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How a beer brand is getting into historic preservation

Heineken’s Cities Project wants to help restore 10 sites in cities across the U.S.

The Triforium in Los Angeles, one of the restoration projects being supported by the Heineken Cities project
Paul Narvaez: Flickr/Creative Commons

In the constant competition for consumer attention, it sometimes seems like there’s no surface in the city immune from advertising. So, in a bid to get attention, one beer brand has decided to help conserve, instead of commercialize, the urban landscape.

This summer, Heineken’s Cities Project initiative is focusing on 10 different monuments and sites in U.S. cities, using IndieGoGo as a crowdfunding platform to raise awareness and funds for restoration. To get added attention for the brand, as well as historic preservation, the campaign is leveraging concert tickets as perks to drive engagement; pairs of tickets for this summer’s Bruno Mars tour have been donated to raise money for the campaign.

Heineken’s Cities Project has been in operation since 2015, and has supported projects in New York City (the +POOL, a floating, water-purifying pool), Los Angeles (Beautify Hollywood), San Francisco (the Bay Lights installation) and Miami, where it provided $100,000 to support renovation of the city’s waterfront Marine Stadium.

According to Jason Clement, the community outreach director and Heineken Cities project manager for the National Trust for Historic Preservation, Heineken decided to broaden its campaign this year, beyond its larger $100,000 to +POOL, to hit more cities (and presumably reach more beer drinkers).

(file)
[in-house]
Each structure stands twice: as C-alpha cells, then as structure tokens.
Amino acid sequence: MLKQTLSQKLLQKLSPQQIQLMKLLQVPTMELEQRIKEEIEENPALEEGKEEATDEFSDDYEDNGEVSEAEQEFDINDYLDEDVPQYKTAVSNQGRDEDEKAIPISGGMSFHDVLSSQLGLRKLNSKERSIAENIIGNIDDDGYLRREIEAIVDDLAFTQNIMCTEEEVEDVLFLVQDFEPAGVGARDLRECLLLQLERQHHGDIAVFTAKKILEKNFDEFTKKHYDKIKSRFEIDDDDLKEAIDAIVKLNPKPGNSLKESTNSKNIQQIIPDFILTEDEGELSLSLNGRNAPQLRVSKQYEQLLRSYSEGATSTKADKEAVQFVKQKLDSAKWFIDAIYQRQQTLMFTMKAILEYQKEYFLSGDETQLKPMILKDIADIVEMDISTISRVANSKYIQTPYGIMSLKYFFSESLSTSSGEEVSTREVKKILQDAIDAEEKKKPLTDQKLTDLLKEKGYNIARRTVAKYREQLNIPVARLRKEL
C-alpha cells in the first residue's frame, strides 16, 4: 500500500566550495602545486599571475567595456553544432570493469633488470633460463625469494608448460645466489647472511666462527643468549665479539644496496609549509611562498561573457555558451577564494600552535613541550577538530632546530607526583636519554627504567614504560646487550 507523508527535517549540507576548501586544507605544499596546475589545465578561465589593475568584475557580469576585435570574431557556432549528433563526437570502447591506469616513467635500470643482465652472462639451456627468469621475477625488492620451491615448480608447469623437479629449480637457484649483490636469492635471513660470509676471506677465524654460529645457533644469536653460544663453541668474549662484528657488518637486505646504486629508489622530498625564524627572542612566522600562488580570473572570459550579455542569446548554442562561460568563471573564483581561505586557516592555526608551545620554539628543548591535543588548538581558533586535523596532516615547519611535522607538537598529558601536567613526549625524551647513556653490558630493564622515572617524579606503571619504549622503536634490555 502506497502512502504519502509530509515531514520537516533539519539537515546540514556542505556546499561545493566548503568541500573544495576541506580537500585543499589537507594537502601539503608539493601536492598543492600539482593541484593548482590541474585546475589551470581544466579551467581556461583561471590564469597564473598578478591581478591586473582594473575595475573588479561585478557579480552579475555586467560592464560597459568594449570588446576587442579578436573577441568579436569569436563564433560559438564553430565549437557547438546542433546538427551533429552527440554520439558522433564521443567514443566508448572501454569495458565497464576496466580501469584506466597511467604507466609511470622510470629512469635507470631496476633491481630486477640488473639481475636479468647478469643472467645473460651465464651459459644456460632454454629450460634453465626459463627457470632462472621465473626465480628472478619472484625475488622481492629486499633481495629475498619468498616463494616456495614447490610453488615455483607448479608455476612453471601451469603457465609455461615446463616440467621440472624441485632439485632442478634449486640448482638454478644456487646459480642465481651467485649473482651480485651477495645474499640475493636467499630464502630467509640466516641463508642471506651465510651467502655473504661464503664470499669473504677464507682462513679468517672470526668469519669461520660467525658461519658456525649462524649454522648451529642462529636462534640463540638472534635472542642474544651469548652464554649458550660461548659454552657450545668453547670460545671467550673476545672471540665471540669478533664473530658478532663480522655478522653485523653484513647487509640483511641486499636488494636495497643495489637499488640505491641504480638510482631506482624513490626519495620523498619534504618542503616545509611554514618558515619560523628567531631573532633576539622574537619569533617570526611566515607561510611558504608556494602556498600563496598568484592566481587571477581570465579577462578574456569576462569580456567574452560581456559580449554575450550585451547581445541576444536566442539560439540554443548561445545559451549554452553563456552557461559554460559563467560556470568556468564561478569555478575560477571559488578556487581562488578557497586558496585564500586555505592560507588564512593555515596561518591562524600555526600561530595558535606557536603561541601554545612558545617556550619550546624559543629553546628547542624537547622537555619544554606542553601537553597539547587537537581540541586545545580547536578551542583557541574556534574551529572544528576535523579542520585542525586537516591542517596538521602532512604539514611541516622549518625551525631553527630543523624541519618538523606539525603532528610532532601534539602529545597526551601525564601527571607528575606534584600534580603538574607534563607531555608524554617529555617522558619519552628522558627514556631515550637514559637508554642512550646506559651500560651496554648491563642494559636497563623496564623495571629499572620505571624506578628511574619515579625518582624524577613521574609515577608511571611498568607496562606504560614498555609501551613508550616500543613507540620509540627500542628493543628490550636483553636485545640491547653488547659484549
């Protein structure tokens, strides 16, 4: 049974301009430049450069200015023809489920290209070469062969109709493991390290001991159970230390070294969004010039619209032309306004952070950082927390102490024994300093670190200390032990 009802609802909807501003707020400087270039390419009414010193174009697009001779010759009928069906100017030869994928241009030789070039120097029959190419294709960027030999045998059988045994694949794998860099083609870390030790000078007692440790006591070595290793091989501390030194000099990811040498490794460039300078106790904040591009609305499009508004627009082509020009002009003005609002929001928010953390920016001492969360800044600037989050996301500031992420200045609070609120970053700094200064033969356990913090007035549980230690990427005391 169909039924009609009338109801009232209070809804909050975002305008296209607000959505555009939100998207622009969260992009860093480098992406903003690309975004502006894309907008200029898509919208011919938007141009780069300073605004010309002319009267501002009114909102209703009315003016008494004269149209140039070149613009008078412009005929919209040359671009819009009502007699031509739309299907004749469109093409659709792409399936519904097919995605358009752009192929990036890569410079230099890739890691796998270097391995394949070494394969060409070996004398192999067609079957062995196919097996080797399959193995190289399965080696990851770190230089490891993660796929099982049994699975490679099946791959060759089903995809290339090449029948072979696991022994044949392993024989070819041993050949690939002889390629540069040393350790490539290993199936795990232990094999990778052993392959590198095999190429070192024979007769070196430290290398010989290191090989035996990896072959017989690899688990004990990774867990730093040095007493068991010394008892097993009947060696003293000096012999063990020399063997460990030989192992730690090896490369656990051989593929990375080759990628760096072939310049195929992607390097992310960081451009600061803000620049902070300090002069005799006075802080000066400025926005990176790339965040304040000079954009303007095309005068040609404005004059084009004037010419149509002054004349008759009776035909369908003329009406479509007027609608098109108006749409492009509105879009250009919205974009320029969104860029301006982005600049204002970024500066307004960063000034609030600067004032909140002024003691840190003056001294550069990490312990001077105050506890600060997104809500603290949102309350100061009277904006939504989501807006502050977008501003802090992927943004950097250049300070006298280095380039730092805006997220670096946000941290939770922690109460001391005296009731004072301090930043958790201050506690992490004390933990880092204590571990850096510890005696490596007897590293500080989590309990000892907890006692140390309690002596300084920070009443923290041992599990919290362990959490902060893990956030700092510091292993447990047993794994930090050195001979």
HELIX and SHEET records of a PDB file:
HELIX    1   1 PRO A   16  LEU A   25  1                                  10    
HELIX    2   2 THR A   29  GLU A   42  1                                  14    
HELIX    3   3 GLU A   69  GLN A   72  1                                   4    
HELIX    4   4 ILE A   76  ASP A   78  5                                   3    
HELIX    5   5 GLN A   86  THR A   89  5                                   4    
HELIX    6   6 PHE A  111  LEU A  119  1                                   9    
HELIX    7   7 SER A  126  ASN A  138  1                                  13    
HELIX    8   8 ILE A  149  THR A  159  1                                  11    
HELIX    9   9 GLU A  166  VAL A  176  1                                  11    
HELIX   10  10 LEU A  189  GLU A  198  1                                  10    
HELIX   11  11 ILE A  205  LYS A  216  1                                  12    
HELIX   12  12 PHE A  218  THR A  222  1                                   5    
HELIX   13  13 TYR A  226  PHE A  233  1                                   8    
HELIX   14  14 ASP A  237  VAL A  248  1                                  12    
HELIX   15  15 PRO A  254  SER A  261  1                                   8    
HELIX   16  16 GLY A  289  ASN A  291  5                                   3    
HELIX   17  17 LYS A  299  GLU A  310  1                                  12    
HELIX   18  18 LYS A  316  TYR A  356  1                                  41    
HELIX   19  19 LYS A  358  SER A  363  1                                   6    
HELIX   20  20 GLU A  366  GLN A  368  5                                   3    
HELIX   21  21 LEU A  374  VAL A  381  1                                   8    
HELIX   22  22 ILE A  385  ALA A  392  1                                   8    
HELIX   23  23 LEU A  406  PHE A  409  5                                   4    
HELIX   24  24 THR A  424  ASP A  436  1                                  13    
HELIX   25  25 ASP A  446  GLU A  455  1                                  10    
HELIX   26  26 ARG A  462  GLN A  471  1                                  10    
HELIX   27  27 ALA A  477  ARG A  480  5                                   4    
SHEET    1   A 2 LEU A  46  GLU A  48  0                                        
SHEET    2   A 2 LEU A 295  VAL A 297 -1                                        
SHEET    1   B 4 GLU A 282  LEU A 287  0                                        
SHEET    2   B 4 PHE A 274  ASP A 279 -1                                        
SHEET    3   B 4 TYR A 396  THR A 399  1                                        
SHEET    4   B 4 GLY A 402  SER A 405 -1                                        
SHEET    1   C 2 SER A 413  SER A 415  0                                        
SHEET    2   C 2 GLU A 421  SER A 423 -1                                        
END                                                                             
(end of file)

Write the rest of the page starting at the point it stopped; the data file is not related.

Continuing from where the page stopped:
The program differs from some other urban design crowdfunding projects by focusing on smaller, achievable projects, and partnering with local nonprofits to coordinate fundraising and oversee implementation. Some past city crowdfunding projects have been criticized for being too speculative, attempting to make big changes to the landscape without properly factoring in politics, planning, and permits. The goal with the Cities Project is to offer a “direct line to people making a difference,” says Clement, and raise $15,000 for each project. Heineken’s U.S. communications director, Bjorn Trowery, says it’s about “supporting these citizen-led ideas while generating wider grassroots support.”

The projects being supported include: restoring the Waikiki Natatorium in Waikiki, Hawaii, an ocean-water swimming pool built as a war memorial; restoring an old Reading Railroad dining car on Philadelphia, Pennsylvania, and turning it into a welcome center for the forthcoming Rail Park rail-to-trails program; commissioning a photographer to document the residents of Little Havana in Miami; funding a public installation at the Astrodome in Houston; helping fund the restoration of Philip Johnson’s iconic 1964 New York State Pavilion in New York City; jumpstarting the restoration of the giant centurion statues found at Washington, D.C.’s Union Station; transforming the Sweet Auburn Water Tower in Atlanta into a public art project; repairing the famous purple glass sidewalk tile in Seattle’s Pioneer Square; fixing the Triforium Sculpture in Los Angeles so this quirky piece of public art once again makes music; and funding Voiceover, a public audio installation in Chicago that will broadcast residents’ personal stories on the elevated 606 Park.

Campaigns, which are at various stages of reaching their $15,000 goals, end on June 30.

Heineken won’t have any marketing or naming rights at the included sites, or any plaques. In addition to the concert-focused marketing, Heineken will also promote the project at point-of-sale sites in the 10 selected markets.